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City hopes Cool Pavement pilot program will reduce temperatures in hottest San Antonio streets

The Cool Pavement Pilot Program began with a select few locations across all City Council districts. Here’s where the work started this week.
Credit: KENS 5

SAN ANTONIO — San Antonio is taking another step to tackle climate change by using cool pavement for its streets.

As part of the Cool Pavement Pilot Program, the city will be testing different cool pavement products to see which ones are best at reflecting more sunlight and absorbing less heat.

Although there are 100 different projects that could apply, City Council members narrowed the list down to the 12 in the pilot program.

According to Murray Myers, senior sustainability manager for the city, equity plays a major role in the effort. 

"Which neighborhoods are impacted by heat the most? Which areas in San Antonio were the hottest, and which streets have the lower pavement conditions?” said Myers, adding those were all factors in determining the pilot program locations.

Work already began on roadways including a stretch from Cincinnati Avenue to West Craig Place on the north side, but a dozen projects will be taking place in all council districts. The project list can be found below.

Credit: City of San Antonio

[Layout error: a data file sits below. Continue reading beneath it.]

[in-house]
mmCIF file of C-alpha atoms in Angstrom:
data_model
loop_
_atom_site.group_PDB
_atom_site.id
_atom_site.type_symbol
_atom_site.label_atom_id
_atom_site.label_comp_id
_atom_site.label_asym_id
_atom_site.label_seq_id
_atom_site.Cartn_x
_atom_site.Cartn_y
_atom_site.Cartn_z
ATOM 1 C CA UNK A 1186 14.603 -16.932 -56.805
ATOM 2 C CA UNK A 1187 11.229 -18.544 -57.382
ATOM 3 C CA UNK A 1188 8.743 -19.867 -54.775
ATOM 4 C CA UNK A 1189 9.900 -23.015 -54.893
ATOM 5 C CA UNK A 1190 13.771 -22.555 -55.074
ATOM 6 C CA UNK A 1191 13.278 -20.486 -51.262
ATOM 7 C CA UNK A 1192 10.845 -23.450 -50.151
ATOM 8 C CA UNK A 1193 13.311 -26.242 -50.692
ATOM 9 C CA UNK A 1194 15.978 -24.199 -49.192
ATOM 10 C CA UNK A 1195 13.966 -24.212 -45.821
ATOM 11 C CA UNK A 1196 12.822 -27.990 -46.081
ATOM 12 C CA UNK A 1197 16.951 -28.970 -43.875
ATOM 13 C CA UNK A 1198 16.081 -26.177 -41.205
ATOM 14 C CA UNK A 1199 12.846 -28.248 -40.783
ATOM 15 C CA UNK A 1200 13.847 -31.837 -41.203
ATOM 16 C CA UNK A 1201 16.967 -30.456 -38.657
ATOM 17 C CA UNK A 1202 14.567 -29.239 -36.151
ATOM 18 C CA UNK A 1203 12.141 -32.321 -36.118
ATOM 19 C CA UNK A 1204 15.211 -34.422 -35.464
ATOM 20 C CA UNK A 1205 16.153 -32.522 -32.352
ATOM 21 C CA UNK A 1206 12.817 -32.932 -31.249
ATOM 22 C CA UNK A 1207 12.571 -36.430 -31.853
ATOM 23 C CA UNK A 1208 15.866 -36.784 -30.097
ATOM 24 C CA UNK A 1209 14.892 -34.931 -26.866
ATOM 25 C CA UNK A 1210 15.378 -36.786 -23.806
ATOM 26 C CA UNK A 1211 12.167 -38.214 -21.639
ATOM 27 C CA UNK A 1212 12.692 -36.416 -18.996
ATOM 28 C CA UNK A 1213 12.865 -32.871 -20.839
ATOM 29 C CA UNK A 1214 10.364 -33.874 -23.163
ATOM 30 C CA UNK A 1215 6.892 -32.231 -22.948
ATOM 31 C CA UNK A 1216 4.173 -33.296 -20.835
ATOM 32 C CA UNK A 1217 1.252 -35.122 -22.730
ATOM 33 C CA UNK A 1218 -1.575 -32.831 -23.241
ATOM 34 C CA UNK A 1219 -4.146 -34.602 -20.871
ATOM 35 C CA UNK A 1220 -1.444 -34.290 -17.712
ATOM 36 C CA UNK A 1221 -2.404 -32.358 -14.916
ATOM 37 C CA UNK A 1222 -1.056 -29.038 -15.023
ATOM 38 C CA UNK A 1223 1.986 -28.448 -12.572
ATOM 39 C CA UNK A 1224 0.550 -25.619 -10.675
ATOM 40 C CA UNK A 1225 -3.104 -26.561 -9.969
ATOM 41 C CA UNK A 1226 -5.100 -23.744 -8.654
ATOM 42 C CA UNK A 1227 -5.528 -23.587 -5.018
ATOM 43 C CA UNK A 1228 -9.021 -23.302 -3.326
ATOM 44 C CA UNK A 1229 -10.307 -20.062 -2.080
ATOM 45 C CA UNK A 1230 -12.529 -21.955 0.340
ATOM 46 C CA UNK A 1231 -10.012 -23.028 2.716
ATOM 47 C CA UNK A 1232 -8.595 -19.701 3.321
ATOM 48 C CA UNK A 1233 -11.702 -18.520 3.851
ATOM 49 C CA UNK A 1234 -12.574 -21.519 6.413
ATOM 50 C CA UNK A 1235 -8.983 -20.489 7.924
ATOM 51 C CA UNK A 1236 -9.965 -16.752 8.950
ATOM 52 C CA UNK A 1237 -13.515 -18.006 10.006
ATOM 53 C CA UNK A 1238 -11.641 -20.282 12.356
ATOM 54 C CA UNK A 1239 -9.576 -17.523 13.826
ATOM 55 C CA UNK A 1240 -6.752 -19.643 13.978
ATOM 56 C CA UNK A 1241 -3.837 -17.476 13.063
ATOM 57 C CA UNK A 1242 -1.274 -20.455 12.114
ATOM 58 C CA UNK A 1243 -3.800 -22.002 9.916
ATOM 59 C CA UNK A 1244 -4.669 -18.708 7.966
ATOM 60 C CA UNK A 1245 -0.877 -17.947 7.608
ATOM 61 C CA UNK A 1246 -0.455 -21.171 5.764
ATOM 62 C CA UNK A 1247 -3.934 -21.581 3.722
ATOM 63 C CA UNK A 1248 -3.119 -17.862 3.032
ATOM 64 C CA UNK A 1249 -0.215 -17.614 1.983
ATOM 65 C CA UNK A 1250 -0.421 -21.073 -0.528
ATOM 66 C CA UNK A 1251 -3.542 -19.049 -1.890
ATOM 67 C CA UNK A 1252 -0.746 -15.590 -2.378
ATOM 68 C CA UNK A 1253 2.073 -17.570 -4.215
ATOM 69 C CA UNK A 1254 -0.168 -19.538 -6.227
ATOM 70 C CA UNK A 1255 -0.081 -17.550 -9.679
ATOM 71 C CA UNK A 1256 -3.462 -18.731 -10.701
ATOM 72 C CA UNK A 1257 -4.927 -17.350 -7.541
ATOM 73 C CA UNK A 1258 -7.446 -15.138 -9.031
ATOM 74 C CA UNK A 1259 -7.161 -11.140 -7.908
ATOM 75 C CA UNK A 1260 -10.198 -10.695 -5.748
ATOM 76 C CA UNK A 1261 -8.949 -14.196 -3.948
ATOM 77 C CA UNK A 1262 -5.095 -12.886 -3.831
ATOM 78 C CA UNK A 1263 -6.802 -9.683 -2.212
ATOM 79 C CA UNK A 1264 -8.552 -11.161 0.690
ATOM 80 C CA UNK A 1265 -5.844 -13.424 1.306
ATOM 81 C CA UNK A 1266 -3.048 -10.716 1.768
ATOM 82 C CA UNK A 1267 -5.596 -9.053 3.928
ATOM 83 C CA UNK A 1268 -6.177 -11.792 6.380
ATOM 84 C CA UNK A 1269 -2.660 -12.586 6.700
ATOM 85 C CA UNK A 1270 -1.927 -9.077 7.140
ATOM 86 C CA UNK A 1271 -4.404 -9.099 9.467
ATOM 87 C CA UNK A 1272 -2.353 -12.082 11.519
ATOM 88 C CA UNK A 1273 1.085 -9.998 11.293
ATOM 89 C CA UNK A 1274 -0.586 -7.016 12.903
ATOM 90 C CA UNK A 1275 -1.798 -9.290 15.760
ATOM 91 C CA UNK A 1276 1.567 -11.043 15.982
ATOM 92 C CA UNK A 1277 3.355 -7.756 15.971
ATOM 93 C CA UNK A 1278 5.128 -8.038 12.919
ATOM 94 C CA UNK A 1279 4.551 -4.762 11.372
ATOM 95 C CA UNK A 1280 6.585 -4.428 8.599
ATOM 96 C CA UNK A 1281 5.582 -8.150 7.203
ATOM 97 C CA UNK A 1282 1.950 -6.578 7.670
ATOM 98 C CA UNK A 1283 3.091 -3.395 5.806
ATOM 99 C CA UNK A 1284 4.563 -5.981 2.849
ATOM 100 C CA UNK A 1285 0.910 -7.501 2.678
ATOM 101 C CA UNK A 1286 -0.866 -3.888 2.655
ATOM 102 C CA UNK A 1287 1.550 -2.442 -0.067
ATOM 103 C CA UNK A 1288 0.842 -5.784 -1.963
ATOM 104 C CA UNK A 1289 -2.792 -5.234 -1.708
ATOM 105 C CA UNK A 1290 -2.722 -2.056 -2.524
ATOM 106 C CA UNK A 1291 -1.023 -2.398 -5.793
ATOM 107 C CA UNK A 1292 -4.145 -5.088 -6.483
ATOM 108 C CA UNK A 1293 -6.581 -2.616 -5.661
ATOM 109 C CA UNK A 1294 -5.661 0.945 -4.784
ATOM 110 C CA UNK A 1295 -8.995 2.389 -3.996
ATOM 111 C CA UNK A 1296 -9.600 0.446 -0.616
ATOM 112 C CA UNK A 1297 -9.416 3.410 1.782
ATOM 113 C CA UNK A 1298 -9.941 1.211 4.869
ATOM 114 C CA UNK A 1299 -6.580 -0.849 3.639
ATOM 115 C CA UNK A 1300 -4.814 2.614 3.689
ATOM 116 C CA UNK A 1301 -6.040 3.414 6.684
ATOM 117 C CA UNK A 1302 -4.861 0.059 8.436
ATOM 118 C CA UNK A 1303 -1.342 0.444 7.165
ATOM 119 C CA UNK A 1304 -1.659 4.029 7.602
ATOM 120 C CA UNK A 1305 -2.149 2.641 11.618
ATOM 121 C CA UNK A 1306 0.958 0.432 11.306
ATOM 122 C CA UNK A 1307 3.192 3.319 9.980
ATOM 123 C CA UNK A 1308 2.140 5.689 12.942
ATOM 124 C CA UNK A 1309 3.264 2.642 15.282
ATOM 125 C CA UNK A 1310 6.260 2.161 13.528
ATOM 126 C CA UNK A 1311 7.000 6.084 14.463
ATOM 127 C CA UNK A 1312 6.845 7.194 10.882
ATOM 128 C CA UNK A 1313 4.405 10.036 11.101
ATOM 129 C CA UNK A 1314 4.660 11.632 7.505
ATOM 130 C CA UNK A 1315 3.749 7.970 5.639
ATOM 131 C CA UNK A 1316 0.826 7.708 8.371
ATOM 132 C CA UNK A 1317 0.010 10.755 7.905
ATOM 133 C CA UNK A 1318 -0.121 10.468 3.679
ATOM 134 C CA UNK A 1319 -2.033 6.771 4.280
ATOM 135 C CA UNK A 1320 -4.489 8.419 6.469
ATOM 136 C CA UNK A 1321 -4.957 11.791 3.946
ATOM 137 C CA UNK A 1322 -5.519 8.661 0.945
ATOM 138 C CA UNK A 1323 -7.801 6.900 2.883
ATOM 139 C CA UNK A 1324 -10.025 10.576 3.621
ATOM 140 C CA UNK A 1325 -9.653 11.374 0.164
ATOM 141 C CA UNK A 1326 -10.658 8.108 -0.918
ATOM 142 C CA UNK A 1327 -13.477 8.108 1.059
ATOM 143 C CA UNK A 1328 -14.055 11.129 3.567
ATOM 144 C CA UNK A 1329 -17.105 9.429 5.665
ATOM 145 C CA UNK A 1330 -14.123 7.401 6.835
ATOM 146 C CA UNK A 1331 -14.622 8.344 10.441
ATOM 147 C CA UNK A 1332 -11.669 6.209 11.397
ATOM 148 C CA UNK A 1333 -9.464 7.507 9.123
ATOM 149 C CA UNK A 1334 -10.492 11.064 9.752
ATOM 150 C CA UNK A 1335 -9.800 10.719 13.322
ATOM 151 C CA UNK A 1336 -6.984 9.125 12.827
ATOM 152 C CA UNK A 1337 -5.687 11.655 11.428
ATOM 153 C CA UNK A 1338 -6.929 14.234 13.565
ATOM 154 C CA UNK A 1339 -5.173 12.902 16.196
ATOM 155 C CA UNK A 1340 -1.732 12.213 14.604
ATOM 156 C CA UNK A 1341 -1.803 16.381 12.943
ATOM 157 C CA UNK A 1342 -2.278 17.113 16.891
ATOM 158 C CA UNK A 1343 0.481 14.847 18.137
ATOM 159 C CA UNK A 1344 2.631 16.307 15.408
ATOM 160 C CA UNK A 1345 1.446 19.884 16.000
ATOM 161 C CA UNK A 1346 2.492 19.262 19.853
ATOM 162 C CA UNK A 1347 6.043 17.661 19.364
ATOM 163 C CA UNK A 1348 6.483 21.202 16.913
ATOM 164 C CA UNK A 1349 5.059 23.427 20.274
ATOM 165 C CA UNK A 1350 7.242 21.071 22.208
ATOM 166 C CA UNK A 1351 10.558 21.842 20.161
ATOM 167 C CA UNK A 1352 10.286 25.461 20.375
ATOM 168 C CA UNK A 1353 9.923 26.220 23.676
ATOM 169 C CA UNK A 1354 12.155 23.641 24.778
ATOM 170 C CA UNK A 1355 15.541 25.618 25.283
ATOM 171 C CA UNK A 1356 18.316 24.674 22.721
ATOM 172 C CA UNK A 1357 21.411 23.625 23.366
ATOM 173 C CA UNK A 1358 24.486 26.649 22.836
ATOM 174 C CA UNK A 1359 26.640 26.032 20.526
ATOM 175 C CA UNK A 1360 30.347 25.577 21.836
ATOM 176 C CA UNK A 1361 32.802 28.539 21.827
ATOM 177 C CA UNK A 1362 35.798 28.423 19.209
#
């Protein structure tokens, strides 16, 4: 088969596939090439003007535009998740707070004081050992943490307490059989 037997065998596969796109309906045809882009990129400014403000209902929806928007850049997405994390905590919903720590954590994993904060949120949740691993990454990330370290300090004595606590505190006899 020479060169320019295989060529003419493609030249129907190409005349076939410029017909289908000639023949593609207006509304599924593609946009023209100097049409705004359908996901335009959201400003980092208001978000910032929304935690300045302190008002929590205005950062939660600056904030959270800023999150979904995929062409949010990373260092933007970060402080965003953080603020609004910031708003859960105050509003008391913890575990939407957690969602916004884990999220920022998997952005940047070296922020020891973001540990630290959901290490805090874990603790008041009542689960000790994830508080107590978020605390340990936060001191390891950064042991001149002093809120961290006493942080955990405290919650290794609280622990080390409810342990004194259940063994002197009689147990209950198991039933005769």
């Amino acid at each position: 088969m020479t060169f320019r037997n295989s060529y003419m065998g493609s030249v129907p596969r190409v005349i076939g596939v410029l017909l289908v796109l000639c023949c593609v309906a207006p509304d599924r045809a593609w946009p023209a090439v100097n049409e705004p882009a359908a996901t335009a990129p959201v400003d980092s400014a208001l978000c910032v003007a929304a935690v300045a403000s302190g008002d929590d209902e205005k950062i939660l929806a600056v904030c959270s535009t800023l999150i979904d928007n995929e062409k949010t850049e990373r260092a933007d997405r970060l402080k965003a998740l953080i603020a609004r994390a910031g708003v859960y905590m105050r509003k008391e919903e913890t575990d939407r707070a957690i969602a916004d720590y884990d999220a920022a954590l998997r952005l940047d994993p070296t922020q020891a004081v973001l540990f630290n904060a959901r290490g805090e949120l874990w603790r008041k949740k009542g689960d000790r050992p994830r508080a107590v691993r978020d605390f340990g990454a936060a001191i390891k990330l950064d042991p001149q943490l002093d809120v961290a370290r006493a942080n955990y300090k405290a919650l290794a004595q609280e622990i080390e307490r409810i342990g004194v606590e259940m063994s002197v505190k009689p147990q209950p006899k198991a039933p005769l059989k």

“You have to use cool pavement, trees, green spaces, cool roofs. And in combination, we're hoping to see great benefits for neighborhoods,” said Myers, adding the cool pavement will protect the asphalt and does a great job of reflecting the heat into the atmosphere. “(What) we hope to see from this pilot is a difference of surface temperature of about 10 to 15 degrees." 

Myers says in other cities like Los Angeles and Phoenix, temperature decrease on roads mean ambient temperature is reduced by two degrees.

Residents like Alfonso Robles, who recently moved in along Grant Avenue, noticed the work that took place early this week.

“I think it’s great if it’s going to help out and if it’s environmentally friendly,” Robles said. 

The city says all of the products that will be used are safe and will be studied over the next six months by UTSA professors.

“They will determine if the products are effective at mitigating heat and also hold up to the city’s traffic,” Myers said. 

The professors will also be examining surface temperature, air temperature, wet bulb temperature and reflective radiant heat. This all contributes to an urban heat-island effect in major cities.

“They can impact asthma rates, heat stress, heat stroke, cases of heat-related illnesses, which is why it’s really important the city look at all the tools to mitigate heat and lower temperatures,” Myers said.

The pilot program is still in its first phase. But Myers says the city is looking at what could happen if cool pavement is introduced into larger parking lots like the Alamodome.

The program will cost an estimated $1 million and is funded by the city’s Resiliency, Energy Efficiency and Sustainability Program Fund, according to a release.


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